In today’s digital age, social media influencers have become key players in shaping public opinion, consumer behavior, and even investment decisions. These individuals amass large followings on platforms like Instagram, YouTube, Twitter, and TikTok, leveraging their popularity to promote products, services, or lifestyle choices. While many influencers act ethically and transparently, some use their platforms to grift or scam their followers, making it increasingly important to understand the risks and take precautions when engaging with their content.
What is a Social Media Influencer, and Why is it Dangerous?
A social media influencer is someone who has gained credibility and influence within a particular niche or industry, using social media platforms to connect with and engage their audience. Influencers often collaborate with brands or companies to endorse products, services, or ideas to their followers.
The danger arises when unscrupulous influencers take advantage of their followers’ trust, promoting scams, fraudulent investment opportunities, or overhyped products to make a quick buck. Followers may be misled into making poor financial decisions or losing money, often without realizing they’ve been scammed until it’s too late.
Real-life Cases of Influencer Grifting
John McAfee’s cryptocurrency schemes: The founder of the McAfee antivirus software company, John McAfee, used his significant influence on Twitter to promote various cryptocurrencies and initial coin offerings (ICOs) without disclosing that he was receiving substantial payments for these promotions. His followers often experienced significant financial losses when the prices of these cryptocurrencies plummeted after he sold his holdings.
The “Big Pump Signal” Telegram group: In January 2018, a popular YouTuber with over 200,000 subscribers named Marquis Trill began promoting a Telegram group called “Big Pump Signal.” The group claimed to organize coordinated “pump and dump” schemes involving lesser-known cryptocurrencies. Marquis Trill encouraged his followers to join the group, where they would receive instructions on which cryptocurrencies to buy at specific times. As group members bought these cryptocurrencies, their prices would surge, and the group’s organizers would then sell their holdings for a profit, causing the price to crash and leaving unsuspecting followers with significant losses.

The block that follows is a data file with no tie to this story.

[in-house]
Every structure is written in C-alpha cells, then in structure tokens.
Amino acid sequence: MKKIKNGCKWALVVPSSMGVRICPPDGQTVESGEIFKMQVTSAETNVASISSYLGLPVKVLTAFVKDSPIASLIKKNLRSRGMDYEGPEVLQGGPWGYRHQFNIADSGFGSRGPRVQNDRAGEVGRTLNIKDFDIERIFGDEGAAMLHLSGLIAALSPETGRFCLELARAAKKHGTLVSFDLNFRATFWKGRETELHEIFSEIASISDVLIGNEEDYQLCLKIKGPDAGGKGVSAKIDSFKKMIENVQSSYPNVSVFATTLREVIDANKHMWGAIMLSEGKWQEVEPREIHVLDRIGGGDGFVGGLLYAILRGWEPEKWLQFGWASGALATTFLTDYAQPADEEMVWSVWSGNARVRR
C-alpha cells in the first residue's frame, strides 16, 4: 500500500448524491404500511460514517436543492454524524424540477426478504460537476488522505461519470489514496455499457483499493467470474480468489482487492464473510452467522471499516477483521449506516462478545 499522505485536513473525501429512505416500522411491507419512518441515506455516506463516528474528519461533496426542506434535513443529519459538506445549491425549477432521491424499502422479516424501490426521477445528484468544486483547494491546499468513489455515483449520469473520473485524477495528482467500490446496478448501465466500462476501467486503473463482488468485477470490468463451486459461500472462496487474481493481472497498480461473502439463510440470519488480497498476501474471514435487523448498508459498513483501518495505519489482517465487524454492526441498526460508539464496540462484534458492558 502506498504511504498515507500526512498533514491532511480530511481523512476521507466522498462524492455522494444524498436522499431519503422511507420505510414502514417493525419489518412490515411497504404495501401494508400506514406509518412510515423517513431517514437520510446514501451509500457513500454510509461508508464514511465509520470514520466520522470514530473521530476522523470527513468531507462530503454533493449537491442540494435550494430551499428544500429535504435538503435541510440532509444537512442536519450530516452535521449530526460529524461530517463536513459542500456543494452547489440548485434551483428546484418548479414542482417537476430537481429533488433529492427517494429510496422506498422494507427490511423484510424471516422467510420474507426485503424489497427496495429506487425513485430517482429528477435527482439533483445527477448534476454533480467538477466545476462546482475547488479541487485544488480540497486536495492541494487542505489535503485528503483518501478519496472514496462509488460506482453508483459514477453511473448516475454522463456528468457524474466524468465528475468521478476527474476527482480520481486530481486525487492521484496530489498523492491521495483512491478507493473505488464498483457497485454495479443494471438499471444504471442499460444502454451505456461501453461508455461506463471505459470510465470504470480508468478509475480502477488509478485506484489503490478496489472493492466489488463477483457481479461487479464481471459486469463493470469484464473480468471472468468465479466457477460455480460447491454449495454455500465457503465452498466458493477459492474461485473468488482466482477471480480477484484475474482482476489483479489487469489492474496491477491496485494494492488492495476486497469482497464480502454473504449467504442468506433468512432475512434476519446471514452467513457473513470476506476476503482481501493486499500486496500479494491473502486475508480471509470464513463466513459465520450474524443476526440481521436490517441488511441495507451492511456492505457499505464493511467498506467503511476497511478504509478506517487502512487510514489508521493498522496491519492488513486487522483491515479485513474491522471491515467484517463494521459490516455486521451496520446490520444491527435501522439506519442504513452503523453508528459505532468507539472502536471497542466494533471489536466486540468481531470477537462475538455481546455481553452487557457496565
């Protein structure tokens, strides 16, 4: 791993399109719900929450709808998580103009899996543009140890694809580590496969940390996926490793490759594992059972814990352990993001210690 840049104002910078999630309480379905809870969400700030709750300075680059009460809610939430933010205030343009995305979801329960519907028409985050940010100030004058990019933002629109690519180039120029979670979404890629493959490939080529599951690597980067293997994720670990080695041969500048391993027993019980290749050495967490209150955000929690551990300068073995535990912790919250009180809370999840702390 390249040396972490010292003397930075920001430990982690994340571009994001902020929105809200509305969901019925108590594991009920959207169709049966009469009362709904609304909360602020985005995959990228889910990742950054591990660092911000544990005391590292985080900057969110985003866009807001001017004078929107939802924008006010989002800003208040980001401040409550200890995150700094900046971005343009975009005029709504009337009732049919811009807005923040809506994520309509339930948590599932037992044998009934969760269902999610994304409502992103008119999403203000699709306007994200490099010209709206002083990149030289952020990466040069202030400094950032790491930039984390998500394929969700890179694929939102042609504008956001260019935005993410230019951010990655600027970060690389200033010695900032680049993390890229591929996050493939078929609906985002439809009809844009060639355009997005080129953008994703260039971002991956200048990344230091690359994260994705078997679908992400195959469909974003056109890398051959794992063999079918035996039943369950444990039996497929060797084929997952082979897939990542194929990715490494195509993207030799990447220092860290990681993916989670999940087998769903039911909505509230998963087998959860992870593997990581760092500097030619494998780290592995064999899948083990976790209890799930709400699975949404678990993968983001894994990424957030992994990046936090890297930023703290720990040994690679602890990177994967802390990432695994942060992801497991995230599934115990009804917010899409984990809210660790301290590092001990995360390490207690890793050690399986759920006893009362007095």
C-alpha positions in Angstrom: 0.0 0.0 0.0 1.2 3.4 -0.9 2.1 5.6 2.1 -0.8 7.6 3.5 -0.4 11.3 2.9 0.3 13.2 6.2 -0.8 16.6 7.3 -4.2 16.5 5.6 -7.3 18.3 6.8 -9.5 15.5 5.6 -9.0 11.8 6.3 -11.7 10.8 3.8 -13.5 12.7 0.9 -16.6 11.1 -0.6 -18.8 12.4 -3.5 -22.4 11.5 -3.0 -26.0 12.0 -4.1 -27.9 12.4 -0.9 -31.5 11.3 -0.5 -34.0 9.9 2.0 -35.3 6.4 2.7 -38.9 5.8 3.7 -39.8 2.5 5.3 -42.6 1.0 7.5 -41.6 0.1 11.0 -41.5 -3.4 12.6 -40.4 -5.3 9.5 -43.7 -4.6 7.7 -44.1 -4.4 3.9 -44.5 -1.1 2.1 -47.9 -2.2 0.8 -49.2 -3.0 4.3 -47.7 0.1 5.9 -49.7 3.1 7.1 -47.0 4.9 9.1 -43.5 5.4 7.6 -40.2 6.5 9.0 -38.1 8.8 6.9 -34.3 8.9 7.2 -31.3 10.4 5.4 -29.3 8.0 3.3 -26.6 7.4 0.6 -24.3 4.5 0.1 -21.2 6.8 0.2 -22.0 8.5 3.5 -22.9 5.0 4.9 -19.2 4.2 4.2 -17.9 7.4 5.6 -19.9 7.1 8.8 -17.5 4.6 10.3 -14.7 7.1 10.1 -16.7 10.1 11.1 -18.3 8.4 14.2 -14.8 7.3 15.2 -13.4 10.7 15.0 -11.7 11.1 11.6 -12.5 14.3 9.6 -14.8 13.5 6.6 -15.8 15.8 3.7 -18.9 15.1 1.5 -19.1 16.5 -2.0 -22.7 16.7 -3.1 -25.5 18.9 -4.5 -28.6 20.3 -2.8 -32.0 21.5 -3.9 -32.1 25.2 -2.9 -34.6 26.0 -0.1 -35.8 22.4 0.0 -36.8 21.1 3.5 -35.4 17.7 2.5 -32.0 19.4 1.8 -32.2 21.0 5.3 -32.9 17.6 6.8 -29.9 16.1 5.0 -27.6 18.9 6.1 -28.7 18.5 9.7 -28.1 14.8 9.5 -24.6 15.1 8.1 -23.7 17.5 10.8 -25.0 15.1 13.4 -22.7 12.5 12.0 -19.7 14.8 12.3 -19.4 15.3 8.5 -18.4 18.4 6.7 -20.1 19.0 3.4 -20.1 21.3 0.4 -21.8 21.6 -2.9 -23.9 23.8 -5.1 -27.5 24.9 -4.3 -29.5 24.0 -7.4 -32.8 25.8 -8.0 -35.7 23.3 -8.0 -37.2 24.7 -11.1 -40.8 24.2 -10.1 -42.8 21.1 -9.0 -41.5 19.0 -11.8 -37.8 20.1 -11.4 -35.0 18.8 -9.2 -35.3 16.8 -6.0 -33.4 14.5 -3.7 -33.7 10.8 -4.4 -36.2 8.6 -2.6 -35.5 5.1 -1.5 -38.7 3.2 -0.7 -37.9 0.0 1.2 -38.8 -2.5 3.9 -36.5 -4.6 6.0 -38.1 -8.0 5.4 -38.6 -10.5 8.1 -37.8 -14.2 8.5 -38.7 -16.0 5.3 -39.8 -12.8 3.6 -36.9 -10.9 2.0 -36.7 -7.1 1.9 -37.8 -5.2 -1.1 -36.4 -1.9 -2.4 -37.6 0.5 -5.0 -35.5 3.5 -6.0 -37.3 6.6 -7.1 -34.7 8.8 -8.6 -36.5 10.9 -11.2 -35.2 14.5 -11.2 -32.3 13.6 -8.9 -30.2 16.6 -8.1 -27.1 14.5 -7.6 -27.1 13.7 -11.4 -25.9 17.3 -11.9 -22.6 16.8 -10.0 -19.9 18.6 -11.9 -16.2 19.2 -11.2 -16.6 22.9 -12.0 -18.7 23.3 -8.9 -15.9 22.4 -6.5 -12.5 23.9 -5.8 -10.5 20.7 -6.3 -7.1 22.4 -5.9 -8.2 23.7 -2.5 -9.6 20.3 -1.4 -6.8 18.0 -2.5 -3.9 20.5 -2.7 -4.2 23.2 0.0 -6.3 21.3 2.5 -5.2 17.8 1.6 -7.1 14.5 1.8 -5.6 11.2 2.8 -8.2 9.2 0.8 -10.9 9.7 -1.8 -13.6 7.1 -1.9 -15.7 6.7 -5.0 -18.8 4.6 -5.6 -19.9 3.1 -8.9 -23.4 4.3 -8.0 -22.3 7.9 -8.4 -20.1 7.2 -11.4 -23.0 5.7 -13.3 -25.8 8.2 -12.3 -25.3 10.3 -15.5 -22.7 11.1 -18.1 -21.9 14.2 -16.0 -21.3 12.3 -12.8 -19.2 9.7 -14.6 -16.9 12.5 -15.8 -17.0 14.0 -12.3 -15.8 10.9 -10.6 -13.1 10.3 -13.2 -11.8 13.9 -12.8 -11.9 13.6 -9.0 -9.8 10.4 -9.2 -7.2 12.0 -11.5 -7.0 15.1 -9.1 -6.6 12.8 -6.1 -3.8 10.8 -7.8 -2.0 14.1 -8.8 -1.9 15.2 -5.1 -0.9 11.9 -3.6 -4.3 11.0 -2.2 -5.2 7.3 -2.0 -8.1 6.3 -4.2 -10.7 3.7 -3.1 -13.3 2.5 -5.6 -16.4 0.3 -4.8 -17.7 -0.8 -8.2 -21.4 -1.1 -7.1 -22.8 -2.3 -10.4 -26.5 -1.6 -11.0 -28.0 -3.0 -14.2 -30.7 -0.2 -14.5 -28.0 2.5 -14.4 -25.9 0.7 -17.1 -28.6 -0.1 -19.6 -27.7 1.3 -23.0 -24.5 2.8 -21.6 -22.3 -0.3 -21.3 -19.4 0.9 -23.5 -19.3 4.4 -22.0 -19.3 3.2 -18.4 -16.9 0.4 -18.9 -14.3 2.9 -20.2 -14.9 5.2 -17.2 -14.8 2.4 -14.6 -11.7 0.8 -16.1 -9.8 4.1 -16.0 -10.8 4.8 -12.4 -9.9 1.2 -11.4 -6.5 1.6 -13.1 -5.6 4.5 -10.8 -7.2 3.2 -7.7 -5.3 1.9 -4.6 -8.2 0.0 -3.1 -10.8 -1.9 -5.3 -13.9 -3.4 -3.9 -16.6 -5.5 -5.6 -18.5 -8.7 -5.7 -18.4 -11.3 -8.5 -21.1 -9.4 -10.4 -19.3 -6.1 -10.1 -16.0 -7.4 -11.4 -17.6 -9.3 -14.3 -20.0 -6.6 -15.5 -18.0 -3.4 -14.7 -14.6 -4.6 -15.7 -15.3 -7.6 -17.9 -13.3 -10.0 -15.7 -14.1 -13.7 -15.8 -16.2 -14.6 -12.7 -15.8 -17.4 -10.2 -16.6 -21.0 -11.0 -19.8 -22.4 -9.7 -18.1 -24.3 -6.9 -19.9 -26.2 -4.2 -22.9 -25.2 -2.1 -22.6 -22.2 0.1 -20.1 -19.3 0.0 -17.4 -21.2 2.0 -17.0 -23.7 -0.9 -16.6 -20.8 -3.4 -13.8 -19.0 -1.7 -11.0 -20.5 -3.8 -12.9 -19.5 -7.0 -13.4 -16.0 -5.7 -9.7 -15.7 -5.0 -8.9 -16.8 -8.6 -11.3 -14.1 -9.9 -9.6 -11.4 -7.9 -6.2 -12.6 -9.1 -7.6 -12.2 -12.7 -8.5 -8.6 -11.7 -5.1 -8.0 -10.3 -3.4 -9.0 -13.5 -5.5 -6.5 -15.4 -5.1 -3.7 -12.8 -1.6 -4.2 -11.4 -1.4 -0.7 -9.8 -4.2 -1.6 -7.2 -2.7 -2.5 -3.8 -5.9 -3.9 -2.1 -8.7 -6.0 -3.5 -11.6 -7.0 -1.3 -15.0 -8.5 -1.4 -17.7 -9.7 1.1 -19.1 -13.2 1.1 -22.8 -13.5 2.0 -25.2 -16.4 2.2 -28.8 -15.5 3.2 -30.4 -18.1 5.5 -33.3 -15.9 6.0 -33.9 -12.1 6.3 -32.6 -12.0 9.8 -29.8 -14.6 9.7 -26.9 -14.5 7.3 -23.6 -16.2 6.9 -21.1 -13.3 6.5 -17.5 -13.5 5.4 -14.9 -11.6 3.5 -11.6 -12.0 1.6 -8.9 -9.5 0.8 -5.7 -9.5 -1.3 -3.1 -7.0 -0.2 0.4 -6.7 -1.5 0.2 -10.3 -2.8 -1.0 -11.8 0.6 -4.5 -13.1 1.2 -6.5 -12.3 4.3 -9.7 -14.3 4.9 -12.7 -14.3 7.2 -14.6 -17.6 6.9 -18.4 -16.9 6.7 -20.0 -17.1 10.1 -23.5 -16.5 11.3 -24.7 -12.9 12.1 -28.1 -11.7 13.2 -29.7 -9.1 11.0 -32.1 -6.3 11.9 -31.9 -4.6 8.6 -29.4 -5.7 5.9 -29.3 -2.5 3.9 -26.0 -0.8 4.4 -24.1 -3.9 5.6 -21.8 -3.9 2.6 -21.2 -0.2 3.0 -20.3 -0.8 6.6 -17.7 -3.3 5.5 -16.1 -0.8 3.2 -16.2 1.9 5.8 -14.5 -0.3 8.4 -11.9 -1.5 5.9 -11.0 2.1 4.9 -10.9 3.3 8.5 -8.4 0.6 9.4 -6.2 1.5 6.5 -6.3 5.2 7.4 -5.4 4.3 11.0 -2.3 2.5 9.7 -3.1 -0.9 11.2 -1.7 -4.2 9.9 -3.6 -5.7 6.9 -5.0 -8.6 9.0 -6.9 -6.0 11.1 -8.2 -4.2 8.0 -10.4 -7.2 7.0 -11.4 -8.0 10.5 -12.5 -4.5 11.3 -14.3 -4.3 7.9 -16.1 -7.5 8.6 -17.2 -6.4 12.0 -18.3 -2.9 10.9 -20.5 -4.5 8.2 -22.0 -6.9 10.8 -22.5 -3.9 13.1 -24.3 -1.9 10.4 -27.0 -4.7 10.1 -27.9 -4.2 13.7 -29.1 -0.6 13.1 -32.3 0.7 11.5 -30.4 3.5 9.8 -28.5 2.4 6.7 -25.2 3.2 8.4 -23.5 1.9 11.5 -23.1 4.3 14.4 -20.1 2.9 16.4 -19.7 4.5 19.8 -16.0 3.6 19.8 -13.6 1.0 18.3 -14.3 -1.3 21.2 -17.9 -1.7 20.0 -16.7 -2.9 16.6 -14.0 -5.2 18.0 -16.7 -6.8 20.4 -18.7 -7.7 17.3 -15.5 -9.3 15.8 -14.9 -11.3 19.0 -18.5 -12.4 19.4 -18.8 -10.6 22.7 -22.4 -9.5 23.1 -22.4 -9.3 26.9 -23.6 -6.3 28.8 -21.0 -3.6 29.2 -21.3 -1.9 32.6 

Recommendations: How to Avoid Influencer Scams and Verify Legitimacy
Research before investing: Always conduct thorough research on any product, service, or investment opportunity promoted by an influencer. Look for independent reviews, news articles, or expert opinions before making a decision.
Check for disclosure: Legitimate influencers should disclose if they have received compensation, free products, or any other benefits from the companies they are promoting. Look for disclosure statements in their content or descriptions.
Be skeptical of too-good-to-be-true claims: If an influencer is promising extraordinary returns or claiming a product will change your life, be cautious. Remember that if something sounds too good to be true, it probably is.
Diversify your sources of information: Don’t rely solely on the advice of a single influencer. Seek out multiple perspectives, consult with financial advisors, or use reputable investment research platforms to make well-informed decisions.
Trust your instincts: If something feels off or an influencer’s promotion seems overly aggressive, trust your gut and take a step back to reevaluate the situation.
While many social media influencers provide valuable insights and recommendations, it’s essential to be aware of the risks associated with grifting and scams. By staying vigilant, conducting thorough research, and seeking out independent sources of information, you can protect yourself from falling victim to influencer scams and make informed decisions about your financial future.
Written by Mohamad EL Chawli, CEO of DapraLab
March 16, 2023